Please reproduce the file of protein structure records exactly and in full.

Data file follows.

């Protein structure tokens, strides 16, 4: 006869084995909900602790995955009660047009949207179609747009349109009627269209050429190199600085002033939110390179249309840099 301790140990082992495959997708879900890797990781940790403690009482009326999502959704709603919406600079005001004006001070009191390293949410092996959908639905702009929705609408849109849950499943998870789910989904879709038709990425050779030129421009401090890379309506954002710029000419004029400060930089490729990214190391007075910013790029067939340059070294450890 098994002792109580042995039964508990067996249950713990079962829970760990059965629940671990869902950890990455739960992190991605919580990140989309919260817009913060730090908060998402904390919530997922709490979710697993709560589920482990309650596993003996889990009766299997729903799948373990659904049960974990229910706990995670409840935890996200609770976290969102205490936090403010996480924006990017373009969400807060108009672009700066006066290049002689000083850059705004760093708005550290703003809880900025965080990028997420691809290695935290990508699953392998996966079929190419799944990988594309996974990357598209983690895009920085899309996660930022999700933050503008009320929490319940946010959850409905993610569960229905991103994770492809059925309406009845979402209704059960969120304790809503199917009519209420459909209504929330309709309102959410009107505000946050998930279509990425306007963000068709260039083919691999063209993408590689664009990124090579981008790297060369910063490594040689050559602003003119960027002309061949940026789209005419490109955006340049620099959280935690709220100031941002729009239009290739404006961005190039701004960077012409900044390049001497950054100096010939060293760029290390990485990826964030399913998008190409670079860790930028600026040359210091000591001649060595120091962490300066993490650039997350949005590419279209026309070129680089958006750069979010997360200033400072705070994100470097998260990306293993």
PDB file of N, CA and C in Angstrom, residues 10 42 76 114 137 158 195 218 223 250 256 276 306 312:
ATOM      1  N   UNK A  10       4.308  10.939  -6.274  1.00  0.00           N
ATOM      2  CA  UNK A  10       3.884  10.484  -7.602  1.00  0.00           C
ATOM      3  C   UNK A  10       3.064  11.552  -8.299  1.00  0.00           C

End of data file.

């Protein structure tokens, strides 16, 4: 006869084995909900602790995955009660047009949207179609747009349109009627269209050429190199600085002033939110390179249309840099 301790140990082992495959997708879900890797990781940790403690009482009326999502959704709603919406600079005001004006001070009191390293949410092996959908639905702009929705609408849109849950499943998870789910989904879709038709990425050779030129421009401090890379309506954002710029000419004029400060930089490729990214190391007075910013790029067939340059070294450890 098994002792109580042995039964508990067996249950713990079962829970760990059965629940671990869902950890990455739960992190991605919580990140989309919260817009913060730090908060998402904390919530997922709490979710697993709560589920482990309650596993003996889990009766299997729903799948373990659904049960974990229910706990995670409840935890996200609770976290969102205490936090403010996480924006990017373009969400807060108009672009700066006066290049002689000083850059705004760093708005550290703003809880900025965080990028997420691809290695935290990508699953392998996966079929190419799944990988594309996974990357598209983690895009920085899309996660930022999700933050503008009320929490319940946010959850409905993610569960229905991103994770492809059925309406009845979402209704059960969120304790809503199917009519209420459909209504929330309709309102959410009107505000946050998930279509990425306007963000068709260039083919691999063209993408590689664009990124090579981008790297060369910063490594040689050559602003003119960027002309061949940026789209005419490109955006340049620099959280935690709220100031941002729009239009290739404006961005190039701004960077012409900044390049001497950054100096010939060293760029290390990485990826964030399913998008190409670079860790930028600026040359210091000591001649060595120091962490300066993490650039997350949005590419279209026309070129680089958006750069979010997360200033400072705070994100470097998260990306293993």
PDB file of N, CA and C in Angstrom, residues 10 42 76 114 137 158 195 218 223 250 256 276 306 312:
ATOM      1  N   UNK A  10       4.308  10.939  -6.274  1.00  0.00           N
ATOM      2  CA  UNK A  10       3.884  10.484  -7.602  1.00  0.00           C
ATOM      3  C   UNK A  10       3.064  11.552  -8.299  1.00  0.00           C